Going Beyond Code

Beyond the energy codes are stretch, green, or sustainable codes and associated labeling programs.

Codes are written to lend themselves to mandatory enforcement as regulations, while rating systems are written to lend themselves to being adopted and applied in a voluntary manner. However, in recent years, stretch, green, or sustainable codes or rating programs have been adopted as either mandatory or voluntary by local jurisdictions, states, or federal agencies. Building energy is an important feature of these codes and programs and may include design elements such as green roofs, orientation, siting, and hardscape features.

Progressive states and local jurisdictions with a focus on energy efficiency and/or sustainability are increasingly building upon the baseline energy codes and adopting beyond-code programs either as their minimum codes or as a component of a program that provides incentives to those who comply. The programs are referred to in various terms—green building programs or codes, stretch codes, above-code programs, and beyond-code programs.

Four key components are associated with going beyond the energy code. These aspects can be increased beyond the minimum code: the scope of the buildings covered, the minimum requirements, the scope of building components covered, or the timeframe within which compliance is verified.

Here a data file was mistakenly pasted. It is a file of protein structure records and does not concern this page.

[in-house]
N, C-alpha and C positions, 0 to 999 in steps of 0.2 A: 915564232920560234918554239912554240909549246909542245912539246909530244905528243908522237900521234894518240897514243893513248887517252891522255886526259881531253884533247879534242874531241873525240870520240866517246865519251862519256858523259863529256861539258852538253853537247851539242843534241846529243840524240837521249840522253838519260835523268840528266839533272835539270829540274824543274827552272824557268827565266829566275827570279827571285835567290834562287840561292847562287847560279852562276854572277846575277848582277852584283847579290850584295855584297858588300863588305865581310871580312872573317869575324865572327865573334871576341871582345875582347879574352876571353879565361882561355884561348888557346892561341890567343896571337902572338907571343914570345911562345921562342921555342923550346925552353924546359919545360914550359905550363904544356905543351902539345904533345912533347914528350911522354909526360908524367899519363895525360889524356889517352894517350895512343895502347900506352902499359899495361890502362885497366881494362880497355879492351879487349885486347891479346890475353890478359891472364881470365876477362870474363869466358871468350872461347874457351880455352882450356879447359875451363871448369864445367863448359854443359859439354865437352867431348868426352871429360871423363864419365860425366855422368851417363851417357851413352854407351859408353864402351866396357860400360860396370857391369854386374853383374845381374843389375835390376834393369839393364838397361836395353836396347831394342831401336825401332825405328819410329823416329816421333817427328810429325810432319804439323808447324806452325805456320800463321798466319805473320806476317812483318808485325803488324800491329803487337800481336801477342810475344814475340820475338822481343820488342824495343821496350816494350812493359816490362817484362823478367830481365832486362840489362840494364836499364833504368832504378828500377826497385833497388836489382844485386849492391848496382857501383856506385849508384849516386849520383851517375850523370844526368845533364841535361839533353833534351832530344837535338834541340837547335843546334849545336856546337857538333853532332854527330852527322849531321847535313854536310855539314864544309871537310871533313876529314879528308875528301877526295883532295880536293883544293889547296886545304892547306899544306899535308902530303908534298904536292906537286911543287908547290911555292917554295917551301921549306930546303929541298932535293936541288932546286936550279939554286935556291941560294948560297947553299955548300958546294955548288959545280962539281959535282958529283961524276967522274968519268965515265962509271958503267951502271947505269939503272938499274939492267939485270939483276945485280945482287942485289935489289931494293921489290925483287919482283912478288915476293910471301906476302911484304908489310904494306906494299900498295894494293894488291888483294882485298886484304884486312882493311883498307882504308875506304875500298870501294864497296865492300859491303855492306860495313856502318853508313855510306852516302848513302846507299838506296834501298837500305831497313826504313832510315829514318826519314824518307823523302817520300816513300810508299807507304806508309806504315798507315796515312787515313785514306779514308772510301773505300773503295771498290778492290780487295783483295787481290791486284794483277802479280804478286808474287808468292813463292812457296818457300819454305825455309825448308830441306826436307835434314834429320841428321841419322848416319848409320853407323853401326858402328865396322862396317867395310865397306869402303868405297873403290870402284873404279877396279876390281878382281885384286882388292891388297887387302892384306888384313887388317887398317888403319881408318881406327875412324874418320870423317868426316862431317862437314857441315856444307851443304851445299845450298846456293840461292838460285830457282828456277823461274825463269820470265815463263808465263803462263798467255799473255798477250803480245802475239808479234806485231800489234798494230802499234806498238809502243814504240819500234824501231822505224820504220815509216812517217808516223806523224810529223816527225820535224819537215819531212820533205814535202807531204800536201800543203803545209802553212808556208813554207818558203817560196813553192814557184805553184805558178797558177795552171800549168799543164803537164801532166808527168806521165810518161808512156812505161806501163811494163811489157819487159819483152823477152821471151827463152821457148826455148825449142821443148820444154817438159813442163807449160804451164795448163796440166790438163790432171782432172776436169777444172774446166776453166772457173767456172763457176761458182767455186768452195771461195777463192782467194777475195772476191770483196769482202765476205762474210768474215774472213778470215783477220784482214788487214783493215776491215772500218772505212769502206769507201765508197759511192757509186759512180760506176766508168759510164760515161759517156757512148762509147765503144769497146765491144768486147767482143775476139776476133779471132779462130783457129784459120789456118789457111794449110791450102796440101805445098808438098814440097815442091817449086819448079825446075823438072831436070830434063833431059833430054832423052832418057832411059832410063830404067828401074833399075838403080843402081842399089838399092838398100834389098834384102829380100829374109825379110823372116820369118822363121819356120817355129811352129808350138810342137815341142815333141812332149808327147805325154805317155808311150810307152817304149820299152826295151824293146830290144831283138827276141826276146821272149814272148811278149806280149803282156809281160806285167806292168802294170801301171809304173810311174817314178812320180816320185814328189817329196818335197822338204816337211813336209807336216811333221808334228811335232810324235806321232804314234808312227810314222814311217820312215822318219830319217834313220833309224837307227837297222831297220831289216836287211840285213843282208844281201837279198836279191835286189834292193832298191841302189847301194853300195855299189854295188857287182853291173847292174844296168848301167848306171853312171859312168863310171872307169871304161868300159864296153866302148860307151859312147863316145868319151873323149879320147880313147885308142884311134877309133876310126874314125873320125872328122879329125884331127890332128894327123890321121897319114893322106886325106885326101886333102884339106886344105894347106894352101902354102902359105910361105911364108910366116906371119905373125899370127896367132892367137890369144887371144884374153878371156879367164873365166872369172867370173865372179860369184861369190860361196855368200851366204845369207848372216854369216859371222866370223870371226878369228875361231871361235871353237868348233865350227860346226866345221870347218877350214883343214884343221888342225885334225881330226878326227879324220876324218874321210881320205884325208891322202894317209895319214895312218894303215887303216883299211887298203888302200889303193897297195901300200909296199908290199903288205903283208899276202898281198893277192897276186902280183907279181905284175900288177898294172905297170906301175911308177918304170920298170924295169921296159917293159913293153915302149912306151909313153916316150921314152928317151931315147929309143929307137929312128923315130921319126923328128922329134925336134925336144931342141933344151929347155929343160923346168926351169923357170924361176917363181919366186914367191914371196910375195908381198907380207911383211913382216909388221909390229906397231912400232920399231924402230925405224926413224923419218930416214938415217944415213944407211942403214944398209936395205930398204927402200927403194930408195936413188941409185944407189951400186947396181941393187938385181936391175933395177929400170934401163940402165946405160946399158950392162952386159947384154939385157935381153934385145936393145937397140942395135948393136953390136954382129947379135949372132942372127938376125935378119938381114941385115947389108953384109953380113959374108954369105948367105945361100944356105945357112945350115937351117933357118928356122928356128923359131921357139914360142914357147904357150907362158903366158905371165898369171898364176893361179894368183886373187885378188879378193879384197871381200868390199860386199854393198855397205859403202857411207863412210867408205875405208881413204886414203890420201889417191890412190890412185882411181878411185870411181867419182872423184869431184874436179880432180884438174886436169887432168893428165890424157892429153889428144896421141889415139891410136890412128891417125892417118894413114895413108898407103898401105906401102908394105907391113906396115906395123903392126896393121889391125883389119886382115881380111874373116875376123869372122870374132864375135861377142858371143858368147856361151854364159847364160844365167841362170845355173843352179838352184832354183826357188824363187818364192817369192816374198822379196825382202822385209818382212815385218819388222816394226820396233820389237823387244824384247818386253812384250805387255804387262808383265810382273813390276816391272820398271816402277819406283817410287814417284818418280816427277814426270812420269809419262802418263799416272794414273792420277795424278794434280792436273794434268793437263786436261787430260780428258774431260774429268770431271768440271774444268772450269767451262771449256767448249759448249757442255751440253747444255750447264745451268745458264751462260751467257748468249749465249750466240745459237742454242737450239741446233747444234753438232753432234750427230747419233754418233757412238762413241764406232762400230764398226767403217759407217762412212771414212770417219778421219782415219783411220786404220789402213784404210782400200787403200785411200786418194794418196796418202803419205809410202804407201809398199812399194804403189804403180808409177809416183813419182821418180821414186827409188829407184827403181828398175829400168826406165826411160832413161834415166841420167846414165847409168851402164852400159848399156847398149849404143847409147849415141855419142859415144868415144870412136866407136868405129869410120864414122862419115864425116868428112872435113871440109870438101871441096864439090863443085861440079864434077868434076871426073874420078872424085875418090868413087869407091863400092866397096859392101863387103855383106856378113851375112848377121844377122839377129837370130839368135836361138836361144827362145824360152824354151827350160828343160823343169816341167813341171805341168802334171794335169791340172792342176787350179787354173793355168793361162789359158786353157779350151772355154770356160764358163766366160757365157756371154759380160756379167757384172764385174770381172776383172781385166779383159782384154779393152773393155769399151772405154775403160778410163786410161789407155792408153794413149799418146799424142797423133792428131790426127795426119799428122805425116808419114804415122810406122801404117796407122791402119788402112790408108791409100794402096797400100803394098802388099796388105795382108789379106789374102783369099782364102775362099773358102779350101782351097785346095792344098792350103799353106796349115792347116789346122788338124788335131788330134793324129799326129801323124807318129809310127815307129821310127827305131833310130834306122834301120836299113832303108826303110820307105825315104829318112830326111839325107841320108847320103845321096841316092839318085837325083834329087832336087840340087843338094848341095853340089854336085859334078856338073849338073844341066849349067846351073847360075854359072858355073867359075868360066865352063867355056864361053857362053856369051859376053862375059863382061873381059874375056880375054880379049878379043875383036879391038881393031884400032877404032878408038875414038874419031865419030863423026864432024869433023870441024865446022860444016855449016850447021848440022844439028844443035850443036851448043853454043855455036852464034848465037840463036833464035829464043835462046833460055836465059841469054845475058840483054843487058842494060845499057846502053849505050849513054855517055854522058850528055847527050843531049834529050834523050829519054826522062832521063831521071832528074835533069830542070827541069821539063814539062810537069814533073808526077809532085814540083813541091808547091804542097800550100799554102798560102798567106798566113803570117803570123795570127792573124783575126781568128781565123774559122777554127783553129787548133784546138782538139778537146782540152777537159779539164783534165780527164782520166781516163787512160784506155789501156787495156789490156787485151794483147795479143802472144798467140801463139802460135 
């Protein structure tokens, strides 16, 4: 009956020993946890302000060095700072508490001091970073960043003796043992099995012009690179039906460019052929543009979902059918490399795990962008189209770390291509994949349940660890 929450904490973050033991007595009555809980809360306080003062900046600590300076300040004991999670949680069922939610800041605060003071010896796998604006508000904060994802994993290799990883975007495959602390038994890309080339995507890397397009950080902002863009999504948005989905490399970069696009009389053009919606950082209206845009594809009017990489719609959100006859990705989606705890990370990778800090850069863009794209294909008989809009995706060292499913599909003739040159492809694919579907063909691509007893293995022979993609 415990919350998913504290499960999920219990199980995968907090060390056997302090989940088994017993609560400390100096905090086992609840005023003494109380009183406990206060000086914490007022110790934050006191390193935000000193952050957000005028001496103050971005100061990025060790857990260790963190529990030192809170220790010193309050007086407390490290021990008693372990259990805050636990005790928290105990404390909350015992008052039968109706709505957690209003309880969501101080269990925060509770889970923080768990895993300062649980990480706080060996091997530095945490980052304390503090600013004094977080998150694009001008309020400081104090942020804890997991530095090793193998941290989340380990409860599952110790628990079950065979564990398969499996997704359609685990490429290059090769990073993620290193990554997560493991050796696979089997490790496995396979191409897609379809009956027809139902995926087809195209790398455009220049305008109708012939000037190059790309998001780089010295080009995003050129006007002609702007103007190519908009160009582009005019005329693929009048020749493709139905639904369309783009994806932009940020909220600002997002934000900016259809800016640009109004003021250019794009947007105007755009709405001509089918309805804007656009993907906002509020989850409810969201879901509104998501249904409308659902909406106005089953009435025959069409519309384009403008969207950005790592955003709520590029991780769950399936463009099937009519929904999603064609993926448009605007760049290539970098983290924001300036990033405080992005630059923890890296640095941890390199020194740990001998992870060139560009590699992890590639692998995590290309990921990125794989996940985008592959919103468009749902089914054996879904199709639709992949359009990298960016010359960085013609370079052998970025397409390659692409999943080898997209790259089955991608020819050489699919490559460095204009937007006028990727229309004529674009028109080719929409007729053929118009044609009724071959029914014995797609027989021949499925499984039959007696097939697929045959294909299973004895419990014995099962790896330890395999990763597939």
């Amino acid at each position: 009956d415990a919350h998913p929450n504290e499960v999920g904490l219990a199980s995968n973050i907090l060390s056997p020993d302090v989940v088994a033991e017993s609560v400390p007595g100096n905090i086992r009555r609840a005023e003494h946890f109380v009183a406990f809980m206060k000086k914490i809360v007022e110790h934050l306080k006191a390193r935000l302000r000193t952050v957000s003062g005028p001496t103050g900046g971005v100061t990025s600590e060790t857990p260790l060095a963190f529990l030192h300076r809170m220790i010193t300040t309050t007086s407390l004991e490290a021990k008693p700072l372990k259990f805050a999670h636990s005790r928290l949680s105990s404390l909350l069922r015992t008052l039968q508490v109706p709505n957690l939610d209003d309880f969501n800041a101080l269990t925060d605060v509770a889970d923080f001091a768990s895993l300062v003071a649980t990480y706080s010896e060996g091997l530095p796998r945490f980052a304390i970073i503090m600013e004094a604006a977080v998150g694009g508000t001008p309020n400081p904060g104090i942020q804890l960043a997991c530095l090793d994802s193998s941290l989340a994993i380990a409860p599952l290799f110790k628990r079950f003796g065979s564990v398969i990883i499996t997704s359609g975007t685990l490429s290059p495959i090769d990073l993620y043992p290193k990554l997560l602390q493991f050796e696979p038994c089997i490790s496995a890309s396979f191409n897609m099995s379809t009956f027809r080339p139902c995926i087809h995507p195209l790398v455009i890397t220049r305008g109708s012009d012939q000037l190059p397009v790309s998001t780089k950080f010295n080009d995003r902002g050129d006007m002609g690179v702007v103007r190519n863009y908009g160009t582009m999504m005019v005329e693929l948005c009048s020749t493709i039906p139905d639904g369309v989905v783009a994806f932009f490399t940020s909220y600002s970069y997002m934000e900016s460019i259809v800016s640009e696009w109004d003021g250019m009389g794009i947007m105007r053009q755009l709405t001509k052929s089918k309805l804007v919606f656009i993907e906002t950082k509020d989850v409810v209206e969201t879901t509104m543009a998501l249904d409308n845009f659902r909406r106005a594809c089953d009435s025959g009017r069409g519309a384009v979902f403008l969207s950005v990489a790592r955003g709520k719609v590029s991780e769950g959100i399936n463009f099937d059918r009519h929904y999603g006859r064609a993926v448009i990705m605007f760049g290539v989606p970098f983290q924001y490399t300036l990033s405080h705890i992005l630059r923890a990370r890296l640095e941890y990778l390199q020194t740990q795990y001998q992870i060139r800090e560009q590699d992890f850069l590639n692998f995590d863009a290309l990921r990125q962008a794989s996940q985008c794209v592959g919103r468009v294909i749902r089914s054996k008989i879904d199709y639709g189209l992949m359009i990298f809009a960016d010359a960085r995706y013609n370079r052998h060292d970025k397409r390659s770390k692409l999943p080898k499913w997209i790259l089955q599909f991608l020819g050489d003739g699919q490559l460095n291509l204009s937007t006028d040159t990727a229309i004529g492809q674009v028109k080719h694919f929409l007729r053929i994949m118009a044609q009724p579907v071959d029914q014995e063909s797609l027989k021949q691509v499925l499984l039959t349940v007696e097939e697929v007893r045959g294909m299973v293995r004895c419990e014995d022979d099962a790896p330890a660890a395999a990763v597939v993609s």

Relationship Between Beyond-Code Programs and the Baseline Energy Codes

Designers, builders, plan review and inspection staff, and all interested parties still need to thoroughly understand the requirements of the underlying baseline energy codes when working with a beyond-code program.

Going Beyond Codes

Most beyond-code programs use the IECC and/or ASHRAE Standard 90.1 as a baseline upon which to build. Jurisdictions are both mandating these programs and offering incentives to those who voluntarily comply. They vary widely in scope—from a specified percentage improvement in energy efficiency above the baseline code to comprehensive programs that outline specific design, construction, commissioning, and/or operational requirements.

Beyond-code programs can serve as a proving ground to make efficiency improvements in the baseline codes. Building energy-efficient materials and methods that are included in beyond-code programs are often submitted as proposed enhancements to the IECC or ASHRAE Standard 90.1. BECP’s Going Beyond Code resource guide provides recommendations and guidance for the successful adoption and implementation of beyond-code programs.